The complex was built on the tomb of one of the first Imams of Tashkent, the famous scholar, expert of the Koran and Hadith, poet, craftsman Abubakr Muhammad Kaffali Shashi (d. in the Xth century) or Hazrati Imam (Khast Imam for short). According to legend, he was nicknamed “Kaffal” (“the master key maker”) for making an amazing lock whose key weighed one and a half kilograms. His tomb was highly revered. The entire area in this part of the old city was named Imam after Sheikh Hazrati. In the XVI century, a mausoleum was built over the Sheikh’s tomb. Despite the fact that the building of the mausoleum was repeatedly repaired, the walls of the old part of the mausoleum remained fired bricks and a unique decoration for Tashkent – majolica of the XVI century with a historical inscription with the names of the architect and calligrapher, as well as the date of construction – 1541-1542. This monument is of great historical and artistic value.
In the sixteenth century, the base of the ensemble was the Barak-khan madrasah. There is a rich library of oriental manuscripts. Opposite the Barak-khan Madrasah is the Tilla Sheikh Mosque (19th century).
The Khast Imam complex also includes the Muyi Muborak Madrasah of Tashkent, which means “blessed hair”. According to legend, a hair of the Prophet Muhammad (s.a.w.) – a holy relic of Muslims – is kept in the madrasa. The building dates back to the 16th century and has been restored several times. The Muyi-Mubarak Madrasah houses the world-famous Qur’an of Caliph Osman, the oldest in the world. This Koran is the first source of the holy book, written on the skin of a deer in the middle of the VII century. Only 6 such Korans were written. There are only 4 copies left in the world and the best preserved is in Uzbekistan. There are scattered pages of the remaining 4 Qurans in England, Turkey and Egypt. The officially accepted version of how the Quran came to Uzbekistan from Osman is as follows: When Amir Temur defeated the Turkish ruler Bayazid in 1402, the great general passed through the Iraqi city of Basra, from where he took the Quran and brought it to Samarkand, where it was kept in a madrasa. In 1869, the Russian general von Kaufman conquered the city of Samarkand and brought the Koran of Osman to the imperial library in St. Petersburg. In 1917, a letter is written to the government in Uzbekistan requesting that the Koran of Osman be returned to its true owner. In 1924, the Koran of Osman was brought to Tashkent in a special carriage, where it is kept in the Museum of the History of the Peoples of Uzbekistan. In 1989, the Koran was handed over to the Spiritual Administration of Muslims of the Republic of Uzbekistan for permanent safekeeping. Now it is kept in a sarcophagus from Germany, which automatically maintains the optimal humidity and temperature.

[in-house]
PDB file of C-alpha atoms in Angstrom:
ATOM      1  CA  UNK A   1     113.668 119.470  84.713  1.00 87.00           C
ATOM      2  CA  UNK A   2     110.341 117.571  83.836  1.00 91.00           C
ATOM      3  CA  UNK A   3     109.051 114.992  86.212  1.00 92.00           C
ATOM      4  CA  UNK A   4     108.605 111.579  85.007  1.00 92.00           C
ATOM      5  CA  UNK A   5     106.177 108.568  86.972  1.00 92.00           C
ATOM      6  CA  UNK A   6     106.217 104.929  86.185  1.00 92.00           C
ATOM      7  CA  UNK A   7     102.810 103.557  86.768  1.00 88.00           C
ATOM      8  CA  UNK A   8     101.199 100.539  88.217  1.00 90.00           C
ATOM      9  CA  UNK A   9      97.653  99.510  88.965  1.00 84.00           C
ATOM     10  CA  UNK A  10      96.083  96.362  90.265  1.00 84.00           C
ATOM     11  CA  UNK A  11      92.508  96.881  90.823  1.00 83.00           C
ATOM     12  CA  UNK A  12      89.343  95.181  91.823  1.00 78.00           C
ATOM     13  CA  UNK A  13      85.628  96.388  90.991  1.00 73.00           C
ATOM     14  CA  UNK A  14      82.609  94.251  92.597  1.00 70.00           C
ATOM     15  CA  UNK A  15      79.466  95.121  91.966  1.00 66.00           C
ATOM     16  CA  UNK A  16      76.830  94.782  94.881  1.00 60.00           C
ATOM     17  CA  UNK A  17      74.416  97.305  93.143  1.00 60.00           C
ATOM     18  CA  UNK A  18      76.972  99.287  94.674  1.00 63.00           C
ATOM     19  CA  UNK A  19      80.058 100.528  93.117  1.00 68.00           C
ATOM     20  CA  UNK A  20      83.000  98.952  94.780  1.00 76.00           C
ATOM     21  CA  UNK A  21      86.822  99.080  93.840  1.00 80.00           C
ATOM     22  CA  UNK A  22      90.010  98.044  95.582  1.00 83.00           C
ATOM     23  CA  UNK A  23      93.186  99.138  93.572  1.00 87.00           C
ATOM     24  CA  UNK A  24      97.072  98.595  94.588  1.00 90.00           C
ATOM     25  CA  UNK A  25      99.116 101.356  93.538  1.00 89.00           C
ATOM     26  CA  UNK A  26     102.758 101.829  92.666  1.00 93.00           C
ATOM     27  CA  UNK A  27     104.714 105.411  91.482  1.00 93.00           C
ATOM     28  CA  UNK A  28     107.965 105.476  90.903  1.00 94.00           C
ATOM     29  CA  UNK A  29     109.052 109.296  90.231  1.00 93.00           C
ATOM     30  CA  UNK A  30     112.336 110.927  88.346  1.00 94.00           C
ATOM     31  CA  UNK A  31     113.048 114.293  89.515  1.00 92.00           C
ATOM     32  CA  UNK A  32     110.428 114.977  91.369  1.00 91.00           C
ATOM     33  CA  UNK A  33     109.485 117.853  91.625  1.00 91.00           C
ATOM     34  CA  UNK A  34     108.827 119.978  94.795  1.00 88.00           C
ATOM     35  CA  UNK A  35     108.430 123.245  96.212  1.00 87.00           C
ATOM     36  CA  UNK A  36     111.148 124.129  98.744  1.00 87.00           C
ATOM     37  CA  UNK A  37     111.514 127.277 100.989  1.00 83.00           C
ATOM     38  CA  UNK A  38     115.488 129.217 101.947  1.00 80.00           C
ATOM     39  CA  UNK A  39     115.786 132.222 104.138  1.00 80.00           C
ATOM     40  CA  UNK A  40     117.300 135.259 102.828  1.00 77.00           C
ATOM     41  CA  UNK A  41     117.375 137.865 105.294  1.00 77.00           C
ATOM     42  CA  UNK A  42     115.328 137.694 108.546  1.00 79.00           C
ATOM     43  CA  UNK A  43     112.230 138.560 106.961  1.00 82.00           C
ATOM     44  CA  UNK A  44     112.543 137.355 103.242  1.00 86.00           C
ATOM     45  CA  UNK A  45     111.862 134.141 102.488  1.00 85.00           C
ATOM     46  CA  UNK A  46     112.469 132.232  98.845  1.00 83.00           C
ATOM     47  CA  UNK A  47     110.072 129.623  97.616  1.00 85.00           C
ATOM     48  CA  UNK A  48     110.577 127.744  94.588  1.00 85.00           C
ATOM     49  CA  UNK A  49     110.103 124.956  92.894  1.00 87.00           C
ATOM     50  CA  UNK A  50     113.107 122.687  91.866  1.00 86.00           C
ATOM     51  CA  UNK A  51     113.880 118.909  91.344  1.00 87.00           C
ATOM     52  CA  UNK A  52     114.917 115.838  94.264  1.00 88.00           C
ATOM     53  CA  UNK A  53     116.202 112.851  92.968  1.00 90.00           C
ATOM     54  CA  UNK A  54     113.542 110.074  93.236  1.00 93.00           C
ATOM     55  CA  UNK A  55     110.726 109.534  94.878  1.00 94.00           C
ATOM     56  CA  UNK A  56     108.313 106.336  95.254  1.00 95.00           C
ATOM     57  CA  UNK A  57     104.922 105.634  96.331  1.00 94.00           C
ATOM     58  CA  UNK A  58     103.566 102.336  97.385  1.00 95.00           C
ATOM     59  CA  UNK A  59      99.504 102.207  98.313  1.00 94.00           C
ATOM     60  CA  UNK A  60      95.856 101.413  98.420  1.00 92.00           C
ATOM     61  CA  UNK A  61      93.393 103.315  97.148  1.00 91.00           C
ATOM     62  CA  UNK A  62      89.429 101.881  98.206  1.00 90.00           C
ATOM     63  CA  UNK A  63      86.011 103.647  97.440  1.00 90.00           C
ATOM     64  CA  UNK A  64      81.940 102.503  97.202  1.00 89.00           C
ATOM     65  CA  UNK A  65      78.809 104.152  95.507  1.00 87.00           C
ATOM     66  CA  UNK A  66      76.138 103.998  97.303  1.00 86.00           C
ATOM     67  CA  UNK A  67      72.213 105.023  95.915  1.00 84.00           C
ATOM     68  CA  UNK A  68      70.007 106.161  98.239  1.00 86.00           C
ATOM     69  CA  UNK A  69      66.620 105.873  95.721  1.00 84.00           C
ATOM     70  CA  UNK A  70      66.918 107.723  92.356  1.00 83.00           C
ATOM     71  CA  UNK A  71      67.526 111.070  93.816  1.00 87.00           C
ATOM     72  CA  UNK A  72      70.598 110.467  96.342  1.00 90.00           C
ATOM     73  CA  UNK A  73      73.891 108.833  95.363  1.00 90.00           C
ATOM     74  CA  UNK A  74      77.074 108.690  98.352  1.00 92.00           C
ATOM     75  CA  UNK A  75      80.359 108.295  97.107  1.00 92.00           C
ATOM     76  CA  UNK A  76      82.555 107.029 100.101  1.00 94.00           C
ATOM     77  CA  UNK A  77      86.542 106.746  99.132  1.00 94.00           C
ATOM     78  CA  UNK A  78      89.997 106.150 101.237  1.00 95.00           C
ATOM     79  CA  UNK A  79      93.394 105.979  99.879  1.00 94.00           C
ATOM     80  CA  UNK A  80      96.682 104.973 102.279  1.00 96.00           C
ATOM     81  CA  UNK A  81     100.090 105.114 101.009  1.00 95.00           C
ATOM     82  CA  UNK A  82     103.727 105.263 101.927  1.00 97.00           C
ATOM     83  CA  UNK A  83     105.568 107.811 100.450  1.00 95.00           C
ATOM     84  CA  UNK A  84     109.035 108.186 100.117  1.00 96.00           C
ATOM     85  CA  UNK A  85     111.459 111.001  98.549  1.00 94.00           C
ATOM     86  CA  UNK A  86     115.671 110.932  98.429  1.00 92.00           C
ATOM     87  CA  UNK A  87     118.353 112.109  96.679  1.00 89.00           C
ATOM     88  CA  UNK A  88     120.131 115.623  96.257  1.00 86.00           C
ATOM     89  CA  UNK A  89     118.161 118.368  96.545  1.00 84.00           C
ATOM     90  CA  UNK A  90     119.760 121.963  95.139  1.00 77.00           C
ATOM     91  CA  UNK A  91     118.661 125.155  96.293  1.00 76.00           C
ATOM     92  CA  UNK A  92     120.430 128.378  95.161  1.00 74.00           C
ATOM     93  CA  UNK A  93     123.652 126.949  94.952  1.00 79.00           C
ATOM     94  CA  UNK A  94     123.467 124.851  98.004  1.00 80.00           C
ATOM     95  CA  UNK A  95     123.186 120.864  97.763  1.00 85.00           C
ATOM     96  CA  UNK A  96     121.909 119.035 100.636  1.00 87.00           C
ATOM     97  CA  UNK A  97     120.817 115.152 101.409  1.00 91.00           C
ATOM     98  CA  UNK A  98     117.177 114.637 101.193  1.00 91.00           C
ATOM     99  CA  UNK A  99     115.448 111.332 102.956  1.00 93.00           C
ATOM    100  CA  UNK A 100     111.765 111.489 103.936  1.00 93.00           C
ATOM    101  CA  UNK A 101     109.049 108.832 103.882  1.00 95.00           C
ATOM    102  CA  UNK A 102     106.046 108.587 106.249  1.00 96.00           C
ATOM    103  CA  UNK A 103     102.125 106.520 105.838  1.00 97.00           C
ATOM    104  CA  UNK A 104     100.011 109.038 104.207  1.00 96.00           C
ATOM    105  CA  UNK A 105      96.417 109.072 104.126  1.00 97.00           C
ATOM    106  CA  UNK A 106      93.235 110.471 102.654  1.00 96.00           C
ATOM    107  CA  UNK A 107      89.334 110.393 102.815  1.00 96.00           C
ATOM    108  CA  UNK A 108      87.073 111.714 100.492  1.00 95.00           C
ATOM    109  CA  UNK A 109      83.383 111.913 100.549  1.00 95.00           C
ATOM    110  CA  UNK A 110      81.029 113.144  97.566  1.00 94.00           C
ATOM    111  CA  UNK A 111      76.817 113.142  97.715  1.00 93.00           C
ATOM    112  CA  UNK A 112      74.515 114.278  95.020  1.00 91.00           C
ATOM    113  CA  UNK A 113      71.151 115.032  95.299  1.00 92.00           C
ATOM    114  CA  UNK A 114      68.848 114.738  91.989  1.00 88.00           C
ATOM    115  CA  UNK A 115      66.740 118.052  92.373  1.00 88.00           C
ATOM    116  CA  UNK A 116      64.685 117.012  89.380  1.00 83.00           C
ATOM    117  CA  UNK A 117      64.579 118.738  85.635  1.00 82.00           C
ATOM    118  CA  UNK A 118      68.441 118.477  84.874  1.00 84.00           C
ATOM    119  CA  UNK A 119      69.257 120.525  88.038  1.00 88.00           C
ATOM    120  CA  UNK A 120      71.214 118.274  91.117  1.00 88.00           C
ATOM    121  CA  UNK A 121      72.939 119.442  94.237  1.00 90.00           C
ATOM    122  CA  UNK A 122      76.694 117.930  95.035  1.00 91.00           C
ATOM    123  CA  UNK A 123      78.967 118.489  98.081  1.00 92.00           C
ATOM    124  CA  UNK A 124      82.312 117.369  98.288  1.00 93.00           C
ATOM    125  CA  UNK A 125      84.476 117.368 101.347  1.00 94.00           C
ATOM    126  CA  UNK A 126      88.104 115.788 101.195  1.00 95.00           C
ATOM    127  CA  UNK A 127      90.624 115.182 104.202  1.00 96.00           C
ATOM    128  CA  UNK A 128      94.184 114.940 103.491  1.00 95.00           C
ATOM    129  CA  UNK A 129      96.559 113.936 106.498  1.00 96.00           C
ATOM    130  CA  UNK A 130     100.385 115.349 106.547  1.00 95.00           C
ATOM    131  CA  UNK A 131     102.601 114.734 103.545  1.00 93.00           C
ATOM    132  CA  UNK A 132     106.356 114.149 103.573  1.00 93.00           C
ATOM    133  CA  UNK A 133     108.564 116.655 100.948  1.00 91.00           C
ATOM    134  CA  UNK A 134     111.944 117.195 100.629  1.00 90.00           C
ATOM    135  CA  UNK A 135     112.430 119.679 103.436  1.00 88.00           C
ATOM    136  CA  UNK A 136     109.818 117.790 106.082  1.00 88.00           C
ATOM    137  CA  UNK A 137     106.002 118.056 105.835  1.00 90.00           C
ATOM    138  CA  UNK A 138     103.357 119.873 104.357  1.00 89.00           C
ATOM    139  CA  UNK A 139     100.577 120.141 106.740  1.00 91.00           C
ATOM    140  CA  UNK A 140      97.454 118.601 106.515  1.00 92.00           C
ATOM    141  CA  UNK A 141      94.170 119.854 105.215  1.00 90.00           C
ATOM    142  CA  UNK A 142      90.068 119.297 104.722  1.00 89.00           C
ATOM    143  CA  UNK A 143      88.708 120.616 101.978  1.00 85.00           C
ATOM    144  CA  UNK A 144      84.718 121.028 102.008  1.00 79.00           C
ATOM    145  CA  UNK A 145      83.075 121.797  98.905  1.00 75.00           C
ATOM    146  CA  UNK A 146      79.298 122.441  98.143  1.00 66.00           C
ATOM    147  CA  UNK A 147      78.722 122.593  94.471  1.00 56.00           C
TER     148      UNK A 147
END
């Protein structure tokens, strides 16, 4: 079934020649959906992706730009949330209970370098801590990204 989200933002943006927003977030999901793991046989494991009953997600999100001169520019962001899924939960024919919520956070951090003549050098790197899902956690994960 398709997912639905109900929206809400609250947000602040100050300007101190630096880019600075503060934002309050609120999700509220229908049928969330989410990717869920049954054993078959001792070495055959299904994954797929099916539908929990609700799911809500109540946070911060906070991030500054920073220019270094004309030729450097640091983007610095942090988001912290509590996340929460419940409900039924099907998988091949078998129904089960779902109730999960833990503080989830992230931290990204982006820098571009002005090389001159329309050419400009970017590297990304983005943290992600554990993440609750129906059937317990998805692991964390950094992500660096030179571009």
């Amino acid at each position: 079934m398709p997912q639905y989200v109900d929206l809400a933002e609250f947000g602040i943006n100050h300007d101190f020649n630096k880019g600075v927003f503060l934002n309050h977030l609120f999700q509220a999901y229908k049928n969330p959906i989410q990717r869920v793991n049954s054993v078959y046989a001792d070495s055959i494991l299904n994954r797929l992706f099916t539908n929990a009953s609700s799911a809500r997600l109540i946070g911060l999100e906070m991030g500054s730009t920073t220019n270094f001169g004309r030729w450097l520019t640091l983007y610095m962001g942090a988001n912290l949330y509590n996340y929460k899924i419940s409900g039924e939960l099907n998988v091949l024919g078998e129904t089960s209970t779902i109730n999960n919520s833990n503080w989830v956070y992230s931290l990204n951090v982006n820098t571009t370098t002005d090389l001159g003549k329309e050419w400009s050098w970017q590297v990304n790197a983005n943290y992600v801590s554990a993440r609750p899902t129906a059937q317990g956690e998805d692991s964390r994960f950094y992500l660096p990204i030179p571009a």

The building of the Spiritual Administration of Muslims of Uzbekistan, which houses more than 22 thousand religious books, was built in 2007 next to the Muyi Muborak Madrasah.
In the same year 2007, a new building of the mosque “Hazrati Imam” was built according to the rules of XVI century architecture with two minarets, whose gallery “Aiwan” represents the fine work of woodcarvers of different schools (from Kokand, Samarkand and Bukhara). Exotic trees, shrubs and flowers from different countries were brought for this complex. Thanks to the successful lighting, the architectural complex is reminiscent of a picture from “1000 and one nights”.